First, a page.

Section 6.4

Split Infinitives

Split infinitives have been a source of grammatical controversy for centuries. To understand split infinitives, you must first be able to recognize an infinitive, which you can think of as the plain form of a verb. Infinitives don’t reflect tense and don’t have to agree with any subject.

In English, infinitive verbs often begin with the word to, as in:

to walk

to audit

to be

In the following sentence, the verb to proofread is an infinitive.

She likes to proofread every email and instant message she sends.

As you can see, to and proofread appear side by side. Unless there is a stylistic or content-related reason to separate the to from the rest of the verb, you should keep the two pieces of an infinitive together.

For example, the following sentence contains a typical example of unjustifiable infinitive splitting:

Weak

You need to completely fill out this form before starting the examination.

After all, you can write this instead:

Stronger

You need to fill out the form completely before starting the examination.

In addition, avoid wide splits, as in the following example, where to is separated from evaluate by three words.

Weak

They want to carefully and accurately evaluate Sarah Brown’s credentials.

The following revision is much easier on the eyes and ears.

Stronger

They want to evaluate Sarah Brown’s credentials carefully and accurately.

Many people mistakenly believe that regardless of the circumstances you should never, ever split an infinitive. A review of respected style guides, however, uncovers little or no support for this point of view, and in fact, the blanket veto on split infinitives appears to be grounded in grammatical myth.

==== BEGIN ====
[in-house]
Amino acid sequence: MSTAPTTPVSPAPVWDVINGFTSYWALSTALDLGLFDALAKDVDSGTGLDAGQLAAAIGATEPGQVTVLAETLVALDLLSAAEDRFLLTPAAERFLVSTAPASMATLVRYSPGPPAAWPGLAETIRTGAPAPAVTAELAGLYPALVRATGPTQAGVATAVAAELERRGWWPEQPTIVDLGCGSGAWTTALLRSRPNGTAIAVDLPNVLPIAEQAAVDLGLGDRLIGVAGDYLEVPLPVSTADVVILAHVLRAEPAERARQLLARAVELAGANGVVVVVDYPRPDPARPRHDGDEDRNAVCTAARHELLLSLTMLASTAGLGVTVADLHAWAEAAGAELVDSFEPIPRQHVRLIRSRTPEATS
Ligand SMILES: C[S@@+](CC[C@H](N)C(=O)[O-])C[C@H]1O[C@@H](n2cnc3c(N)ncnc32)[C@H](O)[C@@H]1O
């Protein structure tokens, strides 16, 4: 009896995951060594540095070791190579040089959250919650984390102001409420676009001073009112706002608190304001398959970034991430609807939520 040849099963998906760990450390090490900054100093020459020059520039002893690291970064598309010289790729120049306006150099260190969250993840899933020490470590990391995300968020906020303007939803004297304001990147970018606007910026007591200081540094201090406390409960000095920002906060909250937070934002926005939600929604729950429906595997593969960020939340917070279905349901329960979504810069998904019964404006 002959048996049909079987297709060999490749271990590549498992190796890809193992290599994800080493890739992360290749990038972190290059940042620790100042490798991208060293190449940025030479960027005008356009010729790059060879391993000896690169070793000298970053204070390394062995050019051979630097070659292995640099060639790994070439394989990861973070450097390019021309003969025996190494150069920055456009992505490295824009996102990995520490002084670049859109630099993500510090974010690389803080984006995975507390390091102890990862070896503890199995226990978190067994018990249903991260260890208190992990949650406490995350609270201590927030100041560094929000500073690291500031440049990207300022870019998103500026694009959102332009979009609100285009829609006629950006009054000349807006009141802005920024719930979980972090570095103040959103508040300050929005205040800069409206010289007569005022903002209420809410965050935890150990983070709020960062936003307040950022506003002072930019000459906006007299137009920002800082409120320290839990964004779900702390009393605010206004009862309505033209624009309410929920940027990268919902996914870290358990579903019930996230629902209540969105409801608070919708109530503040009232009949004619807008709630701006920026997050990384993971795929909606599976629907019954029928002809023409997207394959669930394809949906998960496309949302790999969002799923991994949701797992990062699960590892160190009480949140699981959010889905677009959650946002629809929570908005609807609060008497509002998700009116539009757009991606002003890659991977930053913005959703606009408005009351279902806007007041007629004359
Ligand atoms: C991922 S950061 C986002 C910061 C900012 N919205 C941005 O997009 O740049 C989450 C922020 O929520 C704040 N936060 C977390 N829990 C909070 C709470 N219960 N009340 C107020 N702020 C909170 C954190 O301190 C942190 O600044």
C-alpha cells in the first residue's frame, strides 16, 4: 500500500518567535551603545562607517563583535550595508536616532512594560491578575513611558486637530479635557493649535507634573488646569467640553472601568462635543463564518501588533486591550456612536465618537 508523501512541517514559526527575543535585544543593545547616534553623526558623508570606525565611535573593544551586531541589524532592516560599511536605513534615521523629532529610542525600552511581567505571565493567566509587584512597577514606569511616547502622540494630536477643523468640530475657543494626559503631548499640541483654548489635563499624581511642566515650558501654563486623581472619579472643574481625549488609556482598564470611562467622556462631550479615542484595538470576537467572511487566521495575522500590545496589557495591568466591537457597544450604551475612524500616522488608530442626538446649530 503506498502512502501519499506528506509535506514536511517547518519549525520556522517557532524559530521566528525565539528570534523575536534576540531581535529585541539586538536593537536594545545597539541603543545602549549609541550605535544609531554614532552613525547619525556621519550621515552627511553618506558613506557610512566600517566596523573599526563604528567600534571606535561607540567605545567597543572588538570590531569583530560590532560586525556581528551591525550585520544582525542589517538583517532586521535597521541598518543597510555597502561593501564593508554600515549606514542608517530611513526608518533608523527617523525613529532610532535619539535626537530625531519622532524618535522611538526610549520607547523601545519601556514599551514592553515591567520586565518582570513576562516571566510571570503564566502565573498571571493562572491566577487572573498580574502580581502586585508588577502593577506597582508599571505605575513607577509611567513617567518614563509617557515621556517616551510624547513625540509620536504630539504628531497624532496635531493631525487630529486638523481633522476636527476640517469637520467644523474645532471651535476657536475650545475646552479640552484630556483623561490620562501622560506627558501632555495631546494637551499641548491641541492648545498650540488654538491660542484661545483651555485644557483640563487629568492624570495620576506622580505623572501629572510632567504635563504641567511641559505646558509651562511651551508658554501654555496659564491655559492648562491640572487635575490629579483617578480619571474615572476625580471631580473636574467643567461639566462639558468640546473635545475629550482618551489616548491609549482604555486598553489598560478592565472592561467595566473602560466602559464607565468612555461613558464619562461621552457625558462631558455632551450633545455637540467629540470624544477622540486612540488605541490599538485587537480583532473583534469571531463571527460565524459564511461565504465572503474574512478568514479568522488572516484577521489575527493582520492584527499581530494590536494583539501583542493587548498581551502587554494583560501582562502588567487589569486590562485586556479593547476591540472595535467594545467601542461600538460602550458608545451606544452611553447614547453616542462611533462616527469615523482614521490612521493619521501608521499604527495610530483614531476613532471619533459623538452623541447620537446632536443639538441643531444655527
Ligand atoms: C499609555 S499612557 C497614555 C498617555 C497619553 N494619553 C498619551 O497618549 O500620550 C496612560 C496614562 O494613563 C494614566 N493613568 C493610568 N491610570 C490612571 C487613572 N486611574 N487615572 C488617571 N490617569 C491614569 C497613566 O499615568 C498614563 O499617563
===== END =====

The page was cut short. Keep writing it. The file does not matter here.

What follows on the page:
The split-infinitive debate has its origins in Latin grammar, in which the split infinitive is an impossibility because the Latin infinitive is a single word. Since it wasn’t possible to split infinitives in Latin, some people argued, it shouldn’t be permitted in English. Over the centuries, their opponents have maintained that since English infinitives consist of two words, writers should take advantage of that flexibility. Indeed, award-winning writers such as the novelist Philip Roth split infinitives with both artistry and impunity.

You will perhaps recognize this famous split infinitive from television:

To boldly go where no man has gone before.

In this case, the adverb boldly divides to and go. But what are the alternatives? To go boldly where no man has gone before? Boldly to go where no man has gone before? The first alternative strips the phrase of its life; the second sounds silly. Hence, the Star Trek split infinitive is justified for stylistic and content-related reasons.